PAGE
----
The Structure of the Foot
If you want to get technical about your feet, first have a look at the illustration of the bones of your foot to the right, mentally add muscles, tendons and sinews, and then cover it all with skin. That's your foot. Complex little beast, isn't it? It get
If you want to get technical about your feet, first have a look at the illustration of the bones of your foot to the right, mentally add muscles, tendons and sinews, and then cover it all with skin. That's your foot. Complex little beast, isn't it? It gets worse: there are so many variations in foot shape.
Some of these variations have to do with the shape of the sole, and it may be worth knowing what sort yours is. If you wet your foot and stand on a bit of paper you will get a 'footprint'. This will reveal whether you have a low, average or high arch. In itself this doesn't matter too much, but it does show what sort of arch your foot has. A very low arch may mean you have 'flat feet', or just weak foot muscles. That's not all that you might find out about your feet: the footprint will also tell you whether you have wide, average or narrow feet. Well, so I am told, but in my experience Australian walkers have either wide feet or very wide feet. Whatever shape your feet have, that's what you have got, and they should work just fine.
One could go into great details about various foot problems you can have: bunions, bent toes, lumps out the sides, and so on. However, if you have those sorts of problems you are best off getting professional advice from a good podiatrist. On which subject, you could check the special section further on about Orthotics and Foot Problems. However, the experience of some readers has been that not all podiatrists are sufficiently experienced in the area of sports medicine, which is what we need. If you go to a podiatrist and are not entirely happy with the diagnosis, get a second opinion - maybe through the Sports Centre at the nearest University.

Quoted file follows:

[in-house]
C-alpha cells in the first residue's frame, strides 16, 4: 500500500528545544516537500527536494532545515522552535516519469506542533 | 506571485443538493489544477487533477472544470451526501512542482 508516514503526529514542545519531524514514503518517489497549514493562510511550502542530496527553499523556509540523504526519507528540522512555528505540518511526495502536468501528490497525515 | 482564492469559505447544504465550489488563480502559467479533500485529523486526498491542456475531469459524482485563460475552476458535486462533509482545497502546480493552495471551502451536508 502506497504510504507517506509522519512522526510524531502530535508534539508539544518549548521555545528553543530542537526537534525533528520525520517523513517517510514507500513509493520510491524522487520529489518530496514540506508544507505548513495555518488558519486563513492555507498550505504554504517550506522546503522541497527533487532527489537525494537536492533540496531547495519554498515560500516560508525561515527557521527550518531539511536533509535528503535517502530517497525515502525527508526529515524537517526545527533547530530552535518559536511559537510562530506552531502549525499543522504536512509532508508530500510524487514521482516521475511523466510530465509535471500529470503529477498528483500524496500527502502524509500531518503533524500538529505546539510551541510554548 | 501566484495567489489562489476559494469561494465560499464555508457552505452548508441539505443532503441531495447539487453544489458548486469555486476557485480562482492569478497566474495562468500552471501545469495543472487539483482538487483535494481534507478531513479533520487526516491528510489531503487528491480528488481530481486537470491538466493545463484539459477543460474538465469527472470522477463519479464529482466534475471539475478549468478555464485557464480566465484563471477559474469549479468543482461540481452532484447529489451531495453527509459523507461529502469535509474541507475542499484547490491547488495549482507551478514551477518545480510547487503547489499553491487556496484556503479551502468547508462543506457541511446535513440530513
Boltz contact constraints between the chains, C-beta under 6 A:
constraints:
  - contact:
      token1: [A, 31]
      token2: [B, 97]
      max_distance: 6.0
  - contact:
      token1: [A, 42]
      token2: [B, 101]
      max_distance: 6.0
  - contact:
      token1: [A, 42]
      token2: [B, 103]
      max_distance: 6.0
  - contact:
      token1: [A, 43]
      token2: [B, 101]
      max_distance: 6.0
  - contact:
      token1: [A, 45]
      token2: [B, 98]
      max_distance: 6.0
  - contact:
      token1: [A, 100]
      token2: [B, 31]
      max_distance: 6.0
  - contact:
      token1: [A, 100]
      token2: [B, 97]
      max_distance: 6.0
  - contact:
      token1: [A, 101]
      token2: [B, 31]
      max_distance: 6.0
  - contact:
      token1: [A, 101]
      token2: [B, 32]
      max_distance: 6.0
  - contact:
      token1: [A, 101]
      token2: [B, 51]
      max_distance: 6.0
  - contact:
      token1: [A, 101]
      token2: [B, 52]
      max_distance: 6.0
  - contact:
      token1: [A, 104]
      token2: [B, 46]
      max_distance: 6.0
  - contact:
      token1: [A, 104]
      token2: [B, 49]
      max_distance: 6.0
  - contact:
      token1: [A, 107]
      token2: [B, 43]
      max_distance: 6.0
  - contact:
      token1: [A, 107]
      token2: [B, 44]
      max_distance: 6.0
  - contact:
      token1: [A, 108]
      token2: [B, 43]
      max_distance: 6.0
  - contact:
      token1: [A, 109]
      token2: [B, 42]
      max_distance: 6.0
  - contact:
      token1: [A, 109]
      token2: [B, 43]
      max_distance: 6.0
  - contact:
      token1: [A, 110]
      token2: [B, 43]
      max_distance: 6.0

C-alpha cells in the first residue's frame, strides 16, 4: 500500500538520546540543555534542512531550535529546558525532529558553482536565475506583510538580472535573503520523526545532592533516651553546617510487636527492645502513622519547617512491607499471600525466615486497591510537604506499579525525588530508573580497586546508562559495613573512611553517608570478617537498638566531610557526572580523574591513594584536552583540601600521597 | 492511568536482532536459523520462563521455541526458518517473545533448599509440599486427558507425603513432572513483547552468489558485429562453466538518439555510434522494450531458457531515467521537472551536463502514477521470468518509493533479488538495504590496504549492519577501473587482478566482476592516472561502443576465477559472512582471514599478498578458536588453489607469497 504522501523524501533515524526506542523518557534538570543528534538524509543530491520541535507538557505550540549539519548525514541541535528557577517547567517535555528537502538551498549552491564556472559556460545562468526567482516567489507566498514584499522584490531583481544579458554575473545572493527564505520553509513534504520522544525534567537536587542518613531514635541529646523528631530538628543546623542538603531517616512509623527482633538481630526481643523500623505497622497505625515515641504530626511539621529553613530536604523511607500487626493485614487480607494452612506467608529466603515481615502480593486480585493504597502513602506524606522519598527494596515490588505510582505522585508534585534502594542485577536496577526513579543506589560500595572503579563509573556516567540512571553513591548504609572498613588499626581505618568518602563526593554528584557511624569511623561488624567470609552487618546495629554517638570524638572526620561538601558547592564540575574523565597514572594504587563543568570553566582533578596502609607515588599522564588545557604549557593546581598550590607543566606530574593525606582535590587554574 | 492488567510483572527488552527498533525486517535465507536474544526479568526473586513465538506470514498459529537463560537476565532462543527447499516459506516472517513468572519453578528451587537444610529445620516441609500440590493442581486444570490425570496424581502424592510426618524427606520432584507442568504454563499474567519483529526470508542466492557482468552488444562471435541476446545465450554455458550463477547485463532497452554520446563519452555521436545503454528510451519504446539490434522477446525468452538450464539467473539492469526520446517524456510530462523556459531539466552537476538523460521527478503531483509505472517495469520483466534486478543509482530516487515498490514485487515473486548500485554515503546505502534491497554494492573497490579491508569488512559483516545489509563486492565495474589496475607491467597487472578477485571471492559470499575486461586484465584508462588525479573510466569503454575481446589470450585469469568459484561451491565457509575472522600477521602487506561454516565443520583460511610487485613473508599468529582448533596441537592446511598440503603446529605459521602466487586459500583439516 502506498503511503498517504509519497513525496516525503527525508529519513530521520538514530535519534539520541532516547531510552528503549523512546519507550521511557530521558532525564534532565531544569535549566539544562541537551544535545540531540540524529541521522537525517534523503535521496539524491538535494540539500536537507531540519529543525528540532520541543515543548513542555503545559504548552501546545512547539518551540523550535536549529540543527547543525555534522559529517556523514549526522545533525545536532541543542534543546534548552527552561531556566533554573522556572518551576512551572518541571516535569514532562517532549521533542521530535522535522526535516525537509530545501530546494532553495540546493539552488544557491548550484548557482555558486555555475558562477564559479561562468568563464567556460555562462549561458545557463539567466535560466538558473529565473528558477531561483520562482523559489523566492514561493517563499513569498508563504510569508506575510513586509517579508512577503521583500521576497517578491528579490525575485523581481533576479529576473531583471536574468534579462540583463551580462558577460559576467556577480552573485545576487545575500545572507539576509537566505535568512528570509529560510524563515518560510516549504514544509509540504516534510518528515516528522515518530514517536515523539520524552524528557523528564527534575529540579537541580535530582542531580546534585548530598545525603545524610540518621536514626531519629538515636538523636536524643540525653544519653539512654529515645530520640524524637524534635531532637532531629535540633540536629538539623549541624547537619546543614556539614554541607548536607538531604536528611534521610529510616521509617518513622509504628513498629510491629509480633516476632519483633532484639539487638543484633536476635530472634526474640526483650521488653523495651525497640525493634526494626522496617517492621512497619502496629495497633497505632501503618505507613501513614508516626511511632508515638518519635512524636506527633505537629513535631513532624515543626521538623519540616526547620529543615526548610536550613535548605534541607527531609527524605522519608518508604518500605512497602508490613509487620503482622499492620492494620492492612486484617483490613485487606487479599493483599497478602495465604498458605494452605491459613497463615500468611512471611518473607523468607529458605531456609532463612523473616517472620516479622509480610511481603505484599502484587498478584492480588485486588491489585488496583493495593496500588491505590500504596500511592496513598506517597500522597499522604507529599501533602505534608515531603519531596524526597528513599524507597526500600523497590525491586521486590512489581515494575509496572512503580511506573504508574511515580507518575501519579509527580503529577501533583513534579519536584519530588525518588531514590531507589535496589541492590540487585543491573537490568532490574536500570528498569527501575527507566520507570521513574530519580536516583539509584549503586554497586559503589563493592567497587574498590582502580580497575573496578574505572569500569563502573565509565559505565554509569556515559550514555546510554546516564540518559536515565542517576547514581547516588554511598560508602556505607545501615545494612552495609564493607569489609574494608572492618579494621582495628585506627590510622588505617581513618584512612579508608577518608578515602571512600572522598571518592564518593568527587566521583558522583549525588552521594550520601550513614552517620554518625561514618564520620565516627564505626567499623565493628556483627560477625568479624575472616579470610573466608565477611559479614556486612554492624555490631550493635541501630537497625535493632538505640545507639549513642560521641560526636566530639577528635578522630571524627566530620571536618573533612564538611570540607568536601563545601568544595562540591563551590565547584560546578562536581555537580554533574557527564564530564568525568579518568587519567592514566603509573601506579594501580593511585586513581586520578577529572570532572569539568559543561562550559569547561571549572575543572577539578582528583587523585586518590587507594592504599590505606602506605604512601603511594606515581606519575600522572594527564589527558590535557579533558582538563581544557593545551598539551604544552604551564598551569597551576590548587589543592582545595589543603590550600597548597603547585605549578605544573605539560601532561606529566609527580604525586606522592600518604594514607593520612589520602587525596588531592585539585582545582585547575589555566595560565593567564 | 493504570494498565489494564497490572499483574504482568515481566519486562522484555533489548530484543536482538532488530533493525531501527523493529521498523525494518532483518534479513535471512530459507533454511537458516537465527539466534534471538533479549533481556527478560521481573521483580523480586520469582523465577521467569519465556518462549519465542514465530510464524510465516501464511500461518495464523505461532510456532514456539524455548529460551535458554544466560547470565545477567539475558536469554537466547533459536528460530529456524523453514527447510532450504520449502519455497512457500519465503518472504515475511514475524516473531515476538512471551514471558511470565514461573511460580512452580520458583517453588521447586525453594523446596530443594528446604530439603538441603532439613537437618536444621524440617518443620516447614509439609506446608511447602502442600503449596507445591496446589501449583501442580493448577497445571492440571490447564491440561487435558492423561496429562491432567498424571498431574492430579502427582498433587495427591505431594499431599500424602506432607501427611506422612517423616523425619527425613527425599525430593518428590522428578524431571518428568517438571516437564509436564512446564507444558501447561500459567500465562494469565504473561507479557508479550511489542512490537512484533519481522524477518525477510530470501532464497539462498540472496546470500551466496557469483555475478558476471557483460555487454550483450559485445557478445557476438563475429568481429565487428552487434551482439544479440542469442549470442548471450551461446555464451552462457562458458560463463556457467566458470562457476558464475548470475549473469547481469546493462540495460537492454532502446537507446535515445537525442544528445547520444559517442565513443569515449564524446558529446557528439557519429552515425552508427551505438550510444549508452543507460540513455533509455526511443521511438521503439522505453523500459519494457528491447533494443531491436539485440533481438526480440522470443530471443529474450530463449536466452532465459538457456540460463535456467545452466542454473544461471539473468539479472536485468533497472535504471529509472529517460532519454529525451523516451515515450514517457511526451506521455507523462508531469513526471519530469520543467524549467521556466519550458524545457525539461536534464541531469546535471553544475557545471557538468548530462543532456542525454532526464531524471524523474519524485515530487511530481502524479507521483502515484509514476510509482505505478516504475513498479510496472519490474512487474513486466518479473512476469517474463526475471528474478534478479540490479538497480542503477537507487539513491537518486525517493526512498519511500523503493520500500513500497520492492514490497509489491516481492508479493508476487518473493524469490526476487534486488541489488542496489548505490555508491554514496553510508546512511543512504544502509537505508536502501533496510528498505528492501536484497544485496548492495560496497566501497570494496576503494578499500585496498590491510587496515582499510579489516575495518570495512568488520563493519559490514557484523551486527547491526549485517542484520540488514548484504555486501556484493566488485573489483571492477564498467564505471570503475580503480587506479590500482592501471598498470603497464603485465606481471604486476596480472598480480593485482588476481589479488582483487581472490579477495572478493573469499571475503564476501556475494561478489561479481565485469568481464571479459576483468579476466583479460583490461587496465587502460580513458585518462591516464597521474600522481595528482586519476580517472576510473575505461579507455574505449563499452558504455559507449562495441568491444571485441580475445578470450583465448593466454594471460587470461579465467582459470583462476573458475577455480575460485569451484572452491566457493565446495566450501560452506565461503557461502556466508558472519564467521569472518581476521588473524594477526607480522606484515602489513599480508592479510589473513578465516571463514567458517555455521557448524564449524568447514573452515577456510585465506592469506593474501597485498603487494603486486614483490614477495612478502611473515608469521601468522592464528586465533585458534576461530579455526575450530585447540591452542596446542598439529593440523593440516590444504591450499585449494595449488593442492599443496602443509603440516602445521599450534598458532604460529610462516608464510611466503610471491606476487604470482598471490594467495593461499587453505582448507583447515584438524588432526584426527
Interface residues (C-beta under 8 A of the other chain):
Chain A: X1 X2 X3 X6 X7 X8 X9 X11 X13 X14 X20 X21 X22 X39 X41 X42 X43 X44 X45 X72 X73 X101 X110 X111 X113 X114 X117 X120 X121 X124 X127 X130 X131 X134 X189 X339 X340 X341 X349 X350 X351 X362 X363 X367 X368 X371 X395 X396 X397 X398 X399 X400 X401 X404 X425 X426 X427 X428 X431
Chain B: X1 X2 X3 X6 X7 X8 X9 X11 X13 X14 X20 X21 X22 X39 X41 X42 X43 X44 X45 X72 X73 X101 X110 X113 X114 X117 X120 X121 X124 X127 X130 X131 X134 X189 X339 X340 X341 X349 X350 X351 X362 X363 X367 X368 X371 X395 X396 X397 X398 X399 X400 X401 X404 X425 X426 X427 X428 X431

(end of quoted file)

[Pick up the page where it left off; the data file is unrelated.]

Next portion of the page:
What is all this leading up to? Consider what would happen if you had to work hard with your arms tied tightly behind your back, or if there was a stone wedged between your shoulder and the strap of your pack - or for that matter wedged in your shoe. In each case you would expect to be in agony after a short while, and would do something about it. What causes the agony? Too much pressure on a small area of skin, or too much pressure on a joint. Exactly the same thing happens to your feet when they are jammed into boots: the bones, tendons, skin and so on are sensitive to pressure and rubbing. The only part of your feet which have evolved to take continuous pressure are the soles, and even those have their limits. So badly fitting footwear is going to spell trouble. The problem is, not everyone realises what a 'good fit' really means. So now we look at what can go wrong.